Nature does strangely female gifts dispense Of16*20 (pp. 44-5)
Since ever Skipworth brags he has success
<A satyr>

Down down discoverers who so long have plotted Of16*21 (pp. 45-6)
Will drink on and do more service for the nation
<A song>

I saw a pack of prick-eared knaves Of16*22 (pp. 46-9)
And alas poor member of parliament
<A ballad on choosing of burgess of parliament>

Once more the needy poet sells his pen Of16*23 (pp. 50-1)
Is only this may Tyburn wear thy bays
<Upon the author of the poem The Medal>

Mine and the poet’s plague consume you all Of16*24 (pp. 52-3)
And safer far by pimping get my bread
<Julian’s farewell to the muses>

Dear friend when those we love are in distress Of16*25 (pp. 53-5)
And ’tis the thoughtful traitor that offends the king
<A consolatory epistle to Mr Julian in his confinement>

Let equipage and dress despair Of16*26 (pp. 55-6)
Be only on Alpue
<Song on Bassett>

Since by just flames the guilty piece is lost Of16*27 (pp. 57-60)
And make us while we pity him forget our loyalty
<Advice to a painter upon the defeat of the rebels in the west and the execution of the late Duke of Monmouth. — Pictoribus atque poetis / Quid libet — >

Since the united cunning of the stage Of16*28 (pp. 61-6)
And praise what Durfey not translating writ
<Odi — Imitatores Servum Pecus etc>

Mourn all ye nymphs with me lament your state Of16*29 (pp. 67-8)
And brought new honour to great Talbott’s name

Thou mercenary renegade thou slave Of16*30 (pp. 68-9)
The honest layman’s faith is still the same
<A satyr to Mr Bayes [also #44 below]>

Here take this Warcup spread it up and down Of16*31 (pp. 69-72)
With horns instead of bays the hero crowned
<To Captain Warcup>

The prodigal returned from’s husks and swine Of16*32 (pp. 73-4)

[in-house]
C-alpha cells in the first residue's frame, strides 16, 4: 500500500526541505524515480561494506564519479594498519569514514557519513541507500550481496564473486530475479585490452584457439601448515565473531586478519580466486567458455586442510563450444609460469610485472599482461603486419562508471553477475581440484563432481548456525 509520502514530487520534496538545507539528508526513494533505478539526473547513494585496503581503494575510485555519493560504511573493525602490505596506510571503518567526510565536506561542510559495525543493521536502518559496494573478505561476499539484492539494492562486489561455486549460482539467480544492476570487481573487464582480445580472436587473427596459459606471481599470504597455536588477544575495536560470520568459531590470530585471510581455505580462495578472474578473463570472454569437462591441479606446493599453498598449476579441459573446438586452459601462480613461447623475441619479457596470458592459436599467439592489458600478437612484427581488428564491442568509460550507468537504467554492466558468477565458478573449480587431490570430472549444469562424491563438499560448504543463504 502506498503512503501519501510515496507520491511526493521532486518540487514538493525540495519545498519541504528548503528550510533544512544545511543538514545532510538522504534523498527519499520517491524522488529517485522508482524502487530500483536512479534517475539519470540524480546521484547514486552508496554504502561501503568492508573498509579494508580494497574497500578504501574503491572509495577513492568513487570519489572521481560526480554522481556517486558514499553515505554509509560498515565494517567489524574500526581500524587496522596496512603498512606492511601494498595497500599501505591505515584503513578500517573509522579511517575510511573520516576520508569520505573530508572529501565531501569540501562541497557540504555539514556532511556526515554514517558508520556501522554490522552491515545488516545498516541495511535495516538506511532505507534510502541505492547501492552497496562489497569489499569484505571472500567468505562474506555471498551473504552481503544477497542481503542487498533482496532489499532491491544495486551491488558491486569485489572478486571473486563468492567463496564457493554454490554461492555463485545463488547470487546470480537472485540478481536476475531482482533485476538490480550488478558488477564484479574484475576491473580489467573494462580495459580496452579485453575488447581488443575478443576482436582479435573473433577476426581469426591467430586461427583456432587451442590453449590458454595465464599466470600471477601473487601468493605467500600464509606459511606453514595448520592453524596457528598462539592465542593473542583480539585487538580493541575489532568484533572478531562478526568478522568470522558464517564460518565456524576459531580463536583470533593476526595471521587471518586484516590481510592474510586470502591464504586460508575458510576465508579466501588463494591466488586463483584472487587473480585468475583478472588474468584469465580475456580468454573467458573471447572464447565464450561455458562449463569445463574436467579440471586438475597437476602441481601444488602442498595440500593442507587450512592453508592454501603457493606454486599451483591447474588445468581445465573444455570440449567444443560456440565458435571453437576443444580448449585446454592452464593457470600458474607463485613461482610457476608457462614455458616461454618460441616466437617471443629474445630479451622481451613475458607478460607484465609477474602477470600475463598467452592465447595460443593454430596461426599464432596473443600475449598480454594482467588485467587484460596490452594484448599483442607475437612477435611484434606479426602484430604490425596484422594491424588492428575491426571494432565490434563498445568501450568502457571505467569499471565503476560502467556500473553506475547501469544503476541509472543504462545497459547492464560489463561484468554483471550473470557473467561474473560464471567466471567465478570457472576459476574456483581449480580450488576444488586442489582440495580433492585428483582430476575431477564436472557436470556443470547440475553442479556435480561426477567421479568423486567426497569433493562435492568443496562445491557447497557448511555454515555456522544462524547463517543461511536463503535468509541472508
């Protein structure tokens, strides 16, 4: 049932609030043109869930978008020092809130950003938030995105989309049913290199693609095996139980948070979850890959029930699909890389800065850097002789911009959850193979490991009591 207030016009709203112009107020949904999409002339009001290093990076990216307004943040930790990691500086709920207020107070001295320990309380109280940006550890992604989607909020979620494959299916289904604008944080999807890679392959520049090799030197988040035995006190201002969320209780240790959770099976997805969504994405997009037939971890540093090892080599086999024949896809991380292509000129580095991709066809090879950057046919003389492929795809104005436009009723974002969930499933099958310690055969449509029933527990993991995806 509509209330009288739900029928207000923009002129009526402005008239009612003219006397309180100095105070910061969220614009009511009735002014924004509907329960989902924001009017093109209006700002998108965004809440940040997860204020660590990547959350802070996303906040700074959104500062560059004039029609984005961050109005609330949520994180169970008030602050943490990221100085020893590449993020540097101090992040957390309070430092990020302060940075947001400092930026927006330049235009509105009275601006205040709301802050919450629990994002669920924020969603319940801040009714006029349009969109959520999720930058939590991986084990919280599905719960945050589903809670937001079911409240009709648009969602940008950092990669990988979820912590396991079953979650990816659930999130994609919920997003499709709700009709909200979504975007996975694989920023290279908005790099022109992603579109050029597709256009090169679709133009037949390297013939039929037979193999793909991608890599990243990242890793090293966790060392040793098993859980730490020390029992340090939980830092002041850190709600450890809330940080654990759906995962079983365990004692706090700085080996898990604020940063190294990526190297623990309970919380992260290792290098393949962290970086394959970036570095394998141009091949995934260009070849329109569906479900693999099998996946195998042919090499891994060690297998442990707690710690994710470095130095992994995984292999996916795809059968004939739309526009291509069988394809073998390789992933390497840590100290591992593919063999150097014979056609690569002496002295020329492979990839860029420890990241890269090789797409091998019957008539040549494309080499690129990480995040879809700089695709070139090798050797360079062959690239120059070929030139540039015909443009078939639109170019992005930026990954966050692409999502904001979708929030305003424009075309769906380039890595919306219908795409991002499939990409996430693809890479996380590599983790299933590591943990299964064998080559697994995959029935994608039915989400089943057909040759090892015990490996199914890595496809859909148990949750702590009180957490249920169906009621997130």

Than once a traitor e’er will be reclaimed
<The prodigal>

How Sir Godfrey is killed how his corpse they do hide Of16*33 (pp. 75-82)
So prosper all traitors and God save the king / The truth etc
<A new ballad of the Popish Plot [many marginal notes] [includes `The Second Part’ (Of arms under ground for horse and for foot)]>

They talk of a plot on this side and that Of16*34 (pp. 82-4)
But first let ’em print this narration
<A new ballad of the times>

This trick of trimming is a fine trick Of16*35 (pp. 85-6)
And Algernon Sidney lets a fart
<The cushion dance to the tune of Joan Sand[erson]. Enter Jeffory Aylworth followed by the Duke of Monmouth [play scene. The last line here is a stage direction]>

From hunting whores and hunting play Of16*36 (p. 86)
[no last line]
<Sir George Etherege to the Earl of Middleton greeting [first seven and a half lines only, struck through. Leaves containing rest removed, no break in foliation] [re-entered #75 below]>

Of all the sots with which the nation’s cursed Of16*37 (pp. 87-91)
‘Tis better live a fop than die a fool
<The present state of matrimony [end: by J. How]>

Close wrapped in Portsmouth’s smock thy senses are Of16*38 (p. 91)
Secure thy nation and thy self from harms
<[no title]>

Dull sonnet writing now runs dry Of16*39 (pp. 91-2)
Must centries thus your chamber clear
<[no title] [first letters of each line form DIMPLE BELINGHAM]>

Kin[d]ness in drink is often shown Of16*39.1 (p. 92)
Sot and a husband ne’re {near} can pay
<Her answer [first letters of each line form KATHERINE VILLERS] [not in Crum]>

Big with the thoughts of pleasure down I came Of16*40 (pp. 93-5)
Whose humours are as crooked as Miss Scott